The brewery’s philanthropic gestures are appreciated by plenty of humans, too, from Puerto Rico relief efforts after Hurricane Maria to fundraisers closer to home, like the annual Fluke for Luke tournament (a memorial fishing event honoring a local who passed away in a boat accident in 2016). “We’ll donate beer here and there, or anything else we can offer. Usually it’s beer, because that’s what we’ve got,” Flanders laughs, adding that if an organization wants to use the taproom space for fundraising events, the brewery offers it free of charge.
But Bad Martha’s biggest contribution comes toward the end of every year, when they give a bulk percentage of their annual profits to Island Food Pantry, a Vineyard nonprofit helping residents in need by providing basic nutrition. Around last Christmas, they were able to present a $7,500 check to the charity during a time of year when such resources are most needed.
“Craft beer is a luxury item,” Flanders says. “We’re happy to provide it but there are people out there who aren’t thinking about drinking craft beer, but about how to feed themselves and their family. We can’t improve their lives just by being a business, so I think it’s important for us to give back to those people as well, the people who are really in need in the community.”
Tradewind offers regularly scheduled shuttles to Martha’s Vineyard from May through November (with up to 15 flights per day Thursday through Monday), as well as private charters year-round.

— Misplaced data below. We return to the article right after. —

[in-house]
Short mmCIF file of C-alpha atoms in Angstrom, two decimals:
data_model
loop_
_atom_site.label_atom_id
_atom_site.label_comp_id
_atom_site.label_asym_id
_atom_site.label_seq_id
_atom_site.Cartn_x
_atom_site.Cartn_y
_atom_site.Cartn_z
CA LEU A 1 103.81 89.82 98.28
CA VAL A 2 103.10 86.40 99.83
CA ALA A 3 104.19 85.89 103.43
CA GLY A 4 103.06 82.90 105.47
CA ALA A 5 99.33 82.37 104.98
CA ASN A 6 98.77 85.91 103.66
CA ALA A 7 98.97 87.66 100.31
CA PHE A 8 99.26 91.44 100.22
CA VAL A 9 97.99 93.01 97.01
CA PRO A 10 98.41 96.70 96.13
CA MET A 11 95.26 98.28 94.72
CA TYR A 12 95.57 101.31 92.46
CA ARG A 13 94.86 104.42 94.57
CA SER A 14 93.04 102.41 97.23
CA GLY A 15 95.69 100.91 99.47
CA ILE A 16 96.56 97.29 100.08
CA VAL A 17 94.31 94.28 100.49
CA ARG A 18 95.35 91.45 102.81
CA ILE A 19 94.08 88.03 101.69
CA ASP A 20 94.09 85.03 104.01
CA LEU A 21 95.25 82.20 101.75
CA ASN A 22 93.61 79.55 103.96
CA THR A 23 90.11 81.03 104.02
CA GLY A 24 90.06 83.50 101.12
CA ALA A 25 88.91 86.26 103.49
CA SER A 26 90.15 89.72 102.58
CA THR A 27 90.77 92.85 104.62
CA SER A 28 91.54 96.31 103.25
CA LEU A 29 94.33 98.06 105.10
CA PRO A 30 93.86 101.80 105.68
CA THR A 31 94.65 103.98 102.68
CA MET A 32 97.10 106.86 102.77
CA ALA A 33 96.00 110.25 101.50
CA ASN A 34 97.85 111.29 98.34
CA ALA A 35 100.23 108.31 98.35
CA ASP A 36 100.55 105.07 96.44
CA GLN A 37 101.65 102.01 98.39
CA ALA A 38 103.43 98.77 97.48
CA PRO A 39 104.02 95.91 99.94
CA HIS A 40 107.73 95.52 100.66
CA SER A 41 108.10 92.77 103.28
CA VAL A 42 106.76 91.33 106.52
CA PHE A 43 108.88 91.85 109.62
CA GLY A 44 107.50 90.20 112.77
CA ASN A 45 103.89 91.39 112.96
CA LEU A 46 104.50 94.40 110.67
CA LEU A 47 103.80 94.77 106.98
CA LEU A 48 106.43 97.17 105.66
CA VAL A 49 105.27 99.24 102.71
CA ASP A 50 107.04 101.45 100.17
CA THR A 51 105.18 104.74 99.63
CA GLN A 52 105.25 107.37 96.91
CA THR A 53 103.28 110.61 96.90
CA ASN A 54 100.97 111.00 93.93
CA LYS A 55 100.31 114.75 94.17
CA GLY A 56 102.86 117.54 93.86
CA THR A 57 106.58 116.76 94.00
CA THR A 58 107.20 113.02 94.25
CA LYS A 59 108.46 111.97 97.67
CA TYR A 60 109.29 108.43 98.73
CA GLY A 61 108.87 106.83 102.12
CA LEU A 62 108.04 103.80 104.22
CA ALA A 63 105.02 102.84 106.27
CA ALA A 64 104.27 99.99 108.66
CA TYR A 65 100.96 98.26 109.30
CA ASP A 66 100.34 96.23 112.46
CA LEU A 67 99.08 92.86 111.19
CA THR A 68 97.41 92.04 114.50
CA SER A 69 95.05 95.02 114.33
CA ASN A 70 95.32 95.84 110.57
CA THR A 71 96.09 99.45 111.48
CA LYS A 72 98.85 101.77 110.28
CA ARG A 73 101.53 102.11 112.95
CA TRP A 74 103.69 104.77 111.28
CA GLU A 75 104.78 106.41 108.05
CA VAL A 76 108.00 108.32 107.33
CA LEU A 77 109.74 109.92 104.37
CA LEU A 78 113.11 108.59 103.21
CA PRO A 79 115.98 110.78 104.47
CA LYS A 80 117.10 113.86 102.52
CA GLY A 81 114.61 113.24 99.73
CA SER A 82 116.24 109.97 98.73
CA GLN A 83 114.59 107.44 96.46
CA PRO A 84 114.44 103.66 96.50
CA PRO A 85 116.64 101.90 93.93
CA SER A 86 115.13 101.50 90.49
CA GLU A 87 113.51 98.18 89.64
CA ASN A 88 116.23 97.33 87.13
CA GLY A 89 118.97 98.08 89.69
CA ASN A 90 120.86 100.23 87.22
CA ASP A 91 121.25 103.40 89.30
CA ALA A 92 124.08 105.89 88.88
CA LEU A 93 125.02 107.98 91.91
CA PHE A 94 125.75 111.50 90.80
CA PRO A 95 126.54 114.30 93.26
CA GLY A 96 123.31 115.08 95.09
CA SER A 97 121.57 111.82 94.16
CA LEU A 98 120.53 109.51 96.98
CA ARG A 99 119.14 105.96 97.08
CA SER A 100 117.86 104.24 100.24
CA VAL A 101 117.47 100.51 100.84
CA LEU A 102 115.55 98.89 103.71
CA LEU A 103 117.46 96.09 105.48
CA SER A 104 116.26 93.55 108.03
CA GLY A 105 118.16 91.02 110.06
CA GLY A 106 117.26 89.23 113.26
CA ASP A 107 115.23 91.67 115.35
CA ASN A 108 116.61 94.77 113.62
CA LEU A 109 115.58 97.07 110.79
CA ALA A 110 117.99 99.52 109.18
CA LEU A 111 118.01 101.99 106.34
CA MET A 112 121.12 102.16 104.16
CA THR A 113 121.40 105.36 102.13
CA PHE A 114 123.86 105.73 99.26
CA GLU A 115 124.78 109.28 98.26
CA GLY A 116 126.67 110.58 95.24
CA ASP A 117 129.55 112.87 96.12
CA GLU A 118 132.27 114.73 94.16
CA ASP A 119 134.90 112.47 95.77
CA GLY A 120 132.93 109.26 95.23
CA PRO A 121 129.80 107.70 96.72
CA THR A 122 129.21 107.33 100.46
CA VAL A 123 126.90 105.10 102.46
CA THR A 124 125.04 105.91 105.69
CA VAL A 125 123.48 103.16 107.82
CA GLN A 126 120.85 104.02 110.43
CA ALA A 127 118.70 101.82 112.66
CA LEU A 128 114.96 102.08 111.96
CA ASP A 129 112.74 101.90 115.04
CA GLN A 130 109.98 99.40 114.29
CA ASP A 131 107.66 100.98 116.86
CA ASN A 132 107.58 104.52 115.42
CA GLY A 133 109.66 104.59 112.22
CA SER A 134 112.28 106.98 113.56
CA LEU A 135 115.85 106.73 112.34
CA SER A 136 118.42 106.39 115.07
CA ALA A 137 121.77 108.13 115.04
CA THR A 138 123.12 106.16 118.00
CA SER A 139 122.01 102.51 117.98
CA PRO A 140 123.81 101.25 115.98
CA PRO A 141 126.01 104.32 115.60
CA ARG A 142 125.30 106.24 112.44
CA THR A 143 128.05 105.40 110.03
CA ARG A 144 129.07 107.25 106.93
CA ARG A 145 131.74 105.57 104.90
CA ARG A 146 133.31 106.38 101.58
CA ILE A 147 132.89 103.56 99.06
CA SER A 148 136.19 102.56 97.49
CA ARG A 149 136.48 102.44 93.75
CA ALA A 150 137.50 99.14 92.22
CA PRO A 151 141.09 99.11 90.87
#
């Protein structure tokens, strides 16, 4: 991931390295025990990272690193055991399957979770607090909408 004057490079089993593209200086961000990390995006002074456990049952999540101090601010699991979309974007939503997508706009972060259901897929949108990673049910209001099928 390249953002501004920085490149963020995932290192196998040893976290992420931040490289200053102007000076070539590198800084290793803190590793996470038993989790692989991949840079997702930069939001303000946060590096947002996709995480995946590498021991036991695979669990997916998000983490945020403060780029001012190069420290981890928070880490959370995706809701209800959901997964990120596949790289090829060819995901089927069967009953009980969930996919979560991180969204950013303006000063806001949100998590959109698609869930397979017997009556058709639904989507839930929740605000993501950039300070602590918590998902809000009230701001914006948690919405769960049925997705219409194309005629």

As winter thaws and warmer weather approaches, the countdown has begun for two of New England’s most celebrated food and wine festivals of the 2019 season: the Nantucket Wine & Food Festival (May 15-19) and the Newport Oyster Festival (May 17-19).
For its 23rd anniversary, the Nantucket Wine & Food Festival will host more than 60 exciting events, from socialite-studded tastings and lavish dinners to informative wine seminars. Meanwhile, in its fourth year, the Newport Oyster Festival on Bowen’s Wharf kicks off with an intimate Friday night opening party before moving into two full days dedicated to all things oysters, set to spirited live music.
Here, the scoop on two epicurean spring flings you’ll find in the Northeast this year, each located in charming coastal destinations accessible by Tradewind Aviation.
Nantucket Wine & Food Festival
May 15-19, 2019
Photo: Nantucket Food & Wine Festival
This wildly popular five-day Nantucket festival marks the official start of season, celebrating the Grey Lady’s return to New England’s social and culinary scenes.